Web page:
Unnoticed in the bushes off the 101 Freeway.
By the time he was found,
a wood rat had dragged his skull
some thirty feet off
to use as a nest. – Dorothy Baressi, from “The Garbage Keepers”
I love this idea.
The mice’s fur, dry as straw,
bellies pink with milk. Their claws, curled
thin as the roots of an orchid, inside.
Think of it, your skull,
this thing you have carried from room to room,
library that housed all your angry love letters,
recipes for limeade, lists for what needed
to be done on the house. Now empty
as a temple made to honor a lunar eclipse.
The sockets of my eyes say nothing.-
still their gaze against the cold,
making their hollow, a window into trees.
O lordess of silence. I think of songs
whispered in branches. Sweetness in the leaves,
rustled by the feet of doves.
The long knives of green, coming through the earth.
The way they seem to be made of light.
The owl in his palace of feathers.
Eyes yellow as sonnets.
But why focus on the owl, or grass, or trees?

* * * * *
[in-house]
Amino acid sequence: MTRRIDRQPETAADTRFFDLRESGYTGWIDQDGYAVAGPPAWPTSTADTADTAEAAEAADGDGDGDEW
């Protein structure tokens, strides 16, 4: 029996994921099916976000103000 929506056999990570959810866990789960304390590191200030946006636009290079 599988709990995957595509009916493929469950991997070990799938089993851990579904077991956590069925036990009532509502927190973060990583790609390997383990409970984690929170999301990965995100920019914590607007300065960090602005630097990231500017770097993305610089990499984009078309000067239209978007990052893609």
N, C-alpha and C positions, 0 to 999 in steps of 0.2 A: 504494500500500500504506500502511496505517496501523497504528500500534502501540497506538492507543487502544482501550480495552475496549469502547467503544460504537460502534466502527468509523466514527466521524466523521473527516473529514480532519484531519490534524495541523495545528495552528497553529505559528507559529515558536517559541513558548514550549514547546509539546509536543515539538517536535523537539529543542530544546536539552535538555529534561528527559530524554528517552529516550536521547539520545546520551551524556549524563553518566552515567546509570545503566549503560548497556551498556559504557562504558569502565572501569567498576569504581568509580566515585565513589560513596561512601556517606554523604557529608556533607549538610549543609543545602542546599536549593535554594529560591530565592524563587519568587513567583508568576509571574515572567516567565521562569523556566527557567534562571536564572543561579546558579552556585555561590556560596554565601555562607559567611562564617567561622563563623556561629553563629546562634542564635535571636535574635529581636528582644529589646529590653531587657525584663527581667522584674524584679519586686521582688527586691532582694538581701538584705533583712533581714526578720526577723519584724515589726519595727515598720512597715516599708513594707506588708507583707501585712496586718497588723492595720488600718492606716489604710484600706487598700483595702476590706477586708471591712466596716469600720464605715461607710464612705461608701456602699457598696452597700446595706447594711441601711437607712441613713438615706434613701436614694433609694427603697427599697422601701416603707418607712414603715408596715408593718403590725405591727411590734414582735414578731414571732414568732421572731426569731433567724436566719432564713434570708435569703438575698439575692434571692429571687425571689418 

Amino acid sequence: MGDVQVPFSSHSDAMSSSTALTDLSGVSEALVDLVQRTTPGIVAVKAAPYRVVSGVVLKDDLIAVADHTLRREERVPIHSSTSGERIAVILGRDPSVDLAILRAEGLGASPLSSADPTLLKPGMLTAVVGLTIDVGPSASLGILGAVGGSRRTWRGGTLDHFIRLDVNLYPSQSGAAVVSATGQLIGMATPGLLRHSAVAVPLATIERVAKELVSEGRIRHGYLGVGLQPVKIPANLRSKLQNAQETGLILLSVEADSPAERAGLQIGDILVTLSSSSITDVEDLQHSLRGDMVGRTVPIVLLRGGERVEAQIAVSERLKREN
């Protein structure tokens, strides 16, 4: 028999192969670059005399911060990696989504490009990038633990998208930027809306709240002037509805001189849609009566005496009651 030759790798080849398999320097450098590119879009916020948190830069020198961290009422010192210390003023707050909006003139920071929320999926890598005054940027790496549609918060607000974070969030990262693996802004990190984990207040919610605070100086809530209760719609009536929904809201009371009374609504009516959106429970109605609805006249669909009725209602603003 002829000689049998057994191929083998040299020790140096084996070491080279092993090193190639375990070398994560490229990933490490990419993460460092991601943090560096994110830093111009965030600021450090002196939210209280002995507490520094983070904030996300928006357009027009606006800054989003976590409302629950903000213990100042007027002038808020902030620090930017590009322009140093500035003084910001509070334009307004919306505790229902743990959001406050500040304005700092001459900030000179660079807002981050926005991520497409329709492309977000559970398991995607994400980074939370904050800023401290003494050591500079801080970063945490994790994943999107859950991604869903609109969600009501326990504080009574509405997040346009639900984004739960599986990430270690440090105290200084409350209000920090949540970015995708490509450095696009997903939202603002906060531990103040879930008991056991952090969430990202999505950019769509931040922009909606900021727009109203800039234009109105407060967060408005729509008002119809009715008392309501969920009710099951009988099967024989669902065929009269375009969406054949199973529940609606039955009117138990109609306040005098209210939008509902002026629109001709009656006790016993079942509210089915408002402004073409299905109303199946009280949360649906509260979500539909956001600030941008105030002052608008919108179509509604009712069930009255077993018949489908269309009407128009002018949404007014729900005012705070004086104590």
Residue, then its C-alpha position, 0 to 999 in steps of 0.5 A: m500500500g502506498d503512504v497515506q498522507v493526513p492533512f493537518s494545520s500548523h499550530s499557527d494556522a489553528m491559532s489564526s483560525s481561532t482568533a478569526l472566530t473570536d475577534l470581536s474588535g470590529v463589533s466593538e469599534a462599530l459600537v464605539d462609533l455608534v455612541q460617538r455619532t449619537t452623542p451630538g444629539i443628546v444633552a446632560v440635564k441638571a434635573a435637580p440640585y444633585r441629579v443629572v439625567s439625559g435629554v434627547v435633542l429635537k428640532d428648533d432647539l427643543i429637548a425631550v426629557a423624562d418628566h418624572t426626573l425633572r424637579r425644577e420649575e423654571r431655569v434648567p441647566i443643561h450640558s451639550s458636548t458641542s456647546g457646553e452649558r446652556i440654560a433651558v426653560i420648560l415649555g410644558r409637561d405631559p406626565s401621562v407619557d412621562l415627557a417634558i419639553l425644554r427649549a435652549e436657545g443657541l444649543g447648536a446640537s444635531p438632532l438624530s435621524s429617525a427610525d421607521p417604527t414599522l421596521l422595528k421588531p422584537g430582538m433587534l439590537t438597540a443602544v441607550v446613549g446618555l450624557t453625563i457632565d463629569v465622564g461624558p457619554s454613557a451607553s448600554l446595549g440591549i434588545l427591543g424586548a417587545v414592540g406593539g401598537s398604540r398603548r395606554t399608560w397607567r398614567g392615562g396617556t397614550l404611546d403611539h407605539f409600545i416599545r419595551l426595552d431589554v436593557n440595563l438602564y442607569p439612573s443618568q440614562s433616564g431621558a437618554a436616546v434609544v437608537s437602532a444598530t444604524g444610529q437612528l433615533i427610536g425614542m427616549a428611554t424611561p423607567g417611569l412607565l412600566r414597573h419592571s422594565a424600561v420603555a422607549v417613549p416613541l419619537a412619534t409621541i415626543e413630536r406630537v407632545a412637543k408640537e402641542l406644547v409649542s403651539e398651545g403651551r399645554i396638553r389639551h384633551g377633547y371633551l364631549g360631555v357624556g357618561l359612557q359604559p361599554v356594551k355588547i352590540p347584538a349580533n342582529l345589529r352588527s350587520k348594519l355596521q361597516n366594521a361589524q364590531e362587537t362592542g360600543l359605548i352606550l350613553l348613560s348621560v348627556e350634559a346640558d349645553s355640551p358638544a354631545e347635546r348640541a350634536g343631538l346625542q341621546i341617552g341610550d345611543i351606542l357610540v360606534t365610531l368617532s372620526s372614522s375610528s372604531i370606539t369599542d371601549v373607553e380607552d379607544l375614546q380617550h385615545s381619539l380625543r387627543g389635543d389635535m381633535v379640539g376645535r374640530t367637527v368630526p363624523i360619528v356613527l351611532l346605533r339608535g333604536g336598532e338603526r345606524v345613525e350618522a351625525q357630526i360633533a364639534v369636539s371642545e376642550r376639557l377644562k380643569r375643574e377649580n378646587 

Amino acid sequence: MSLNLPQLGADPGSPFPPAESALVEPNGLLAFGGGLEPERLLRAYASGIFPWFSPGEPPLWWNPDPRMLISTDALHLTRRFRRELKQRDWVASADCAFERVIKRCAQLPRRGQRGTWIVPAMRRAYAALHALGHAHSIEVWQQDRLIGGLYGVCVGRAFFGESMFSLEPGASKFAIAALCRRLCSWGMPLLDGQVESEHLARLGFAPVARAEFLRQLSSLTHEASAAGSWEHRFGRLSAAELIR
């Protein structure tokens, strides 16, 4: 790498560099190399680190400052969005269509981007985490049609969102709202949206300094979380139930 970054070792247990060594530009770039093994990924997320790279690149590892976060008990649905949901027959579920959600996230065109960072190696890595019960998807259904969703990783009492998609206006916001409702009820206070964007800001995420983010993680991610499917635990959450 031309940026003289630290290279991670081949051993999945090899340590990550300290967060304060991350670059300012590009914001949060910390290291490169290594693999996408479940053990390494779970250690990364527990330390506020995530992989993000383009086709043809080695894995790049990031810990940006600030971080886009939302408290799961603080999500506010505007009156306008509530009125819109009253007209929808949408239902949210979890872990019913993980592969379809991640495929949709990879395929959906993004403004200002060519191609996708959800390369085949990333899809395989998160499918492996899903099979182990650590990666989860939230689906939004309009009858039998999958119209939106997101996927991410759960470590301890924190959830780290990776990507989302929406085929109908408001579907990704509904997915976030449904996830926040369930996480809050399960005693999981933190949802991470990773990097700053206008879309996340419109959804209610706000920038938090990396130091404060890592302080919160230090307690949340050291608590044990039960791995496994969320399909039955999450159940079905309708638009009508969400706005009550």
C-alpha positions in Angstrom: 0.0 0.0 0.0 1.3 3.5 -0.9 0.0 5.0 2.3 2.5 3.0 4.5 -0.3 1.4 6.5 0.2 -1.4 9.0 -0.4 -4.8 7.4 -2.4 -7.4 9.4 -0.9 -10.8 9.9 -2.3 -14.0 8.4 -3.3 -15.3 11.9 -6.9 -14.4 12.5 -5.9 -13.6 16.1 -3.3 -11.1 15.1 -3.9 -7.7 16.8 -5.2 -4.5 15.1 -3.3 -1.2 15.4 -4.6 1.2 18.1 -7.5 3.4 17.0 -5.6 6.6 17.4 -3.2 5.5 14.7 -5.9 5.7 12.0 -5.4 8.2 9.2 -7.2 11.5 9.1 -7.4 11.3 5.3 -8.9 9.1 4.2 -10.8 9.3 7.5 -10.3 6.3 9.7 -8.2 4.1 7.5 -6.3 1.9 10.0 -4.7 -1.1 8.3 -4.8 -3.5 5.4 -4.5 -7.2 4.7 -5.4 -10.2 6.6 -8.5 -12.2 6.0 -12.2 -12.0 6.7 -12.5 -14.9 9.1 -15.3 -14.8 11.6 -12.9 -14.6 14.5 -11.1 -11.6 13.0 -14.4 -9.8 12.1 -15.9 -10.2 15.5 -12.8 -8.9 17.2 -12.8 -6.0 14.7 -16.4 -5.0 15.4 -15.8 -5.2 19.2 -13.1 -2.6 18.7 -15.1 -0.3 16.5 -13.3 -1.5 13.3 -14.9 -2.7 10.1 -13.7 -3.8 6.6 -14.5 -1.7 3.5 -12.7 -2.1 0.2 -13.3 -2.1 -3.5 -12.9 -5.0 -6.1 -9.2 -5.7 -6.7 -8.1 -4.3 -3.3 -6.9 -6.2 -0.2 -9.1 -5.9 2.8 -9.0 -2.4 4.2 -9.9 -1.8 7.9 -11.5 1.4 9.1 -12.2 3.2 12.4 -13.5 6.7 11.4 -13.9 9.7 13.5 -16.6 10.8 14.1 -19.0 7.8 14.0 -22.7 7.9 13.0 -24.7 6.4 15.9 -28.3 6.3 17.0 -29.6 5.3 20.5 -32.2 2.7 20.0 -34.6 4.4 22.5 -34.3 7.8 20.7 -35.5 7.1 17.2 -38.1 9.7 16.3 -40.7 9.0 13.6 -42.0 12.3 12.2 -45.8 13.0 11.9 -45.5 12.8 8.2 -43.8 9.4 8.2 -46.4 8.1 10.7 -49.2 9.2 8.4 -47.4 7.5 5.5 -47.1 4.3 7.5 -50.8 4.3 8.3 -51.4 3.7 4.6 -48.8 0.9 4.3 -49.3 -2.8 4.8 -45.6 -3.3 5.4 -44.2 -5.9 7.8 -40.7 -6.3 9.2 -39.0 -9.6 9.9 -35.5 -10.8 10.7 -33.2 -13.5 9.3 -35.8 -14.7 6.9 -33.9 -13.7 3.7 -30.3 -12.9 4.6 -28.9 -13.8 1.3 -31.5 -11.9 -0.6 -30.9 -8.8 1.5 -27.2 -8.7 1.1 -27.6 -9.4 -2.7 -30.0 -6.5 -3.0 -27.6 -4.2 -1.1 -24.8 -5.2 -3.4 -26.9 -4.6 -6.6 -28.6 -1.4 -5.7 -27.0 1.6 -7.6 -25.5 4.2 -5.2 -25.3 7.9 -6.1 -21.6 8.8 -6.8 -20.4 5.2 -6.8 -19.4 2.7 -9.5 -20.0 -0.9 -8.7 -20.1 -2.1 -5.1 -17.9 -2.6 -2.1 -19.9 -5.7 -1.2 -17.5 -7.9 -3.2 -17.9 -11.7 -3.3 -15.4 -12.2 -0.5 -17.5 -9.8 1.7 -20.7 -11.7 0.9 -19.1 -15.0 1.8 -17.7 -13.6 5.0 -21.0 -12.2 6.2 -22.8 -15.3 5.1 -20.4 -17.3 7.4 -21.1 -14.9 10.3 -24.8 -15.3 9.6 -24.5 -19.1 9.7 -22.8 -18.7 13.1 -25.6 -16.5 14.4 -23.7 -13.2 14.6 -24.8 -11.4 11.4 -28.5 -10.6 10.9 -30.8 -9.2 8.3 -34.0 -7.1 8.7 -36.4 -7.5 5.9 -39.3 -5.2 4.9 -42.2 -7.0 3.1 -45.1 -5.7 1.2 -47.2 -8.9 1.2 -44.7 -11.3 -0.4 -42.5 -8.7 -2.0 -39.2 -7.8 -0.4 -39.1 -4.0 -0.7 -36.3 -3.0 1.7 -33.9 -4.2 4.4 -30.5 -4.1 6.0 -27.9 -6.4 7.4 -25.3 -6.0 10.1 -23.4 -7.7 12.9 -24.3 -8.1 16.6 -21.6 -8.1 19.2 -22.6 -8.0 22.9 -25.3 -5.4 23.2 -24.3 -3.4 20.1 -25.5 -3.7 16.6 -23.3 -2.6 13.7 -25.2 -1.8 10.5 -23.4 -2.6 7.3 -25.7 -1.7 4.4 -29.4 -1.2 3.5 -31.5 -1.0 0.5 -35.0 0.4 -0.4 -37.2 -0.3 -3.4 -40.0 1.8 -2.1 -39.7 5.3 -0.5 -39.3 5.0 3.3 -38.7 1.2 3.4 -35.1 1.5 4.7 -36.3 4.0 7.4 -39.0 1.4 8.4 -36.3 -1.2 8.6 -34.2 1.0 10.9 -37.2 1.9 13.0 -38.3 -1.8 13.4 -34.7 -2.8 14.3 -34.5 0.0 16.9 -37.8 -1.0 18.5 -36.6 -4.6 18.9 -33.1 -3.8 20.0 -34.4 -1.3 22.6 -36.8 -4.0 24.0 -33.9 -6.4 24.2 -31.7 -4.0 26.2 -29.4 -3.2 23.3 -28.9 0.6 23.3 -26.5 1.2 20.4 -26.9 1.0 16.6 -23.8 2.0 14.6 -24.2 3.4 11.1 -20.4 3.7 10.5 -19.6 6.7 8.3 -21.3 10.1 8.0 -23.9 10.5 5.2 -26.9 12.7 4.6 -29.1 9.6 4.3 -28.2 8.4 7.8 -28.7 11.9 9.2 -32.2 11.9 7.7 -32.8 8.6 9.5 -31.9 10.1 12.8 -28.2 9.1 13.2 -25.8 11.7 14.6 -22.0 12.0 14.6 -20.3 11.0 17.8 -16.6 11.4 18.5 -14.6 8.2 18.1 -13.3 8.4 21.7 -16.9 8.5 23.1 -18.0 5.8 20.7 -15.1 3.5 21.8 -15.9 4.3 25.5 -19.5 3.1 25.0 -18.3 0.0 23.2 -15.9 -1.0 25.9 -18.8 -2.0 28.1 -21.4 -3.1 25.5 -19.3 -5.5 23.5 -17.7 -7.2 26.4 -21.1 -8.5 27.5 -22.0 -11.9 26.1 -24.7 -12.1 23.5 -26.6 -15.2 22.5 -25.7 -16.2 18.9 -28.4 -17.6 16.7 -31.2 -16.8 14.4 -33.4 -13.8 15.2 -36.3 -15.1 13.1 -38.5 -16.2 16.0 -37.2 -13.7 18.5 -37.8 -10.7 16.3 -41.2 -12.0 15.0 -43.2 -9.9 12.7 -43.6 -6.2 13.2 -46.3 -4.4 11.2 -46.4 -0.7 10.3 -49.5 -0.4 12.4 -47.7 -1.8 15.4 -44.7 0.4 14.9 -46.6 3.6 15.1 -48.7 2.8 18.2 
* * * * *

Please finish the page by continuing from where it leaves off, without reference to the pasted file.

Look at the forest and the broken spines of leaves,
the roots lifting from the ground
and the city beyond. All your life
you’ve been trying to find
something to land on. Let us return
to the skull, which has carried so much
of its own shadow, now lying in the forest,
the mice, nestled skin to skin, filling
your bones with their contentment.
Like earth’s final apology,
and her prayer.
Tresha Faye Haefner’s poetry appears, or is forthcoming in several journals and magazines, most notably Blood Lotus, The Cincinnati Review, Hunger Mountain, Pirene’s Fountain, Poet Lore, Prairie Schooner, Radar, Rattle and TinderBox. Her work has garnered several accolades, including the 2011 Robert and Adele Schiff Poetry Prize, and a 2012 nomination for a Pushcart.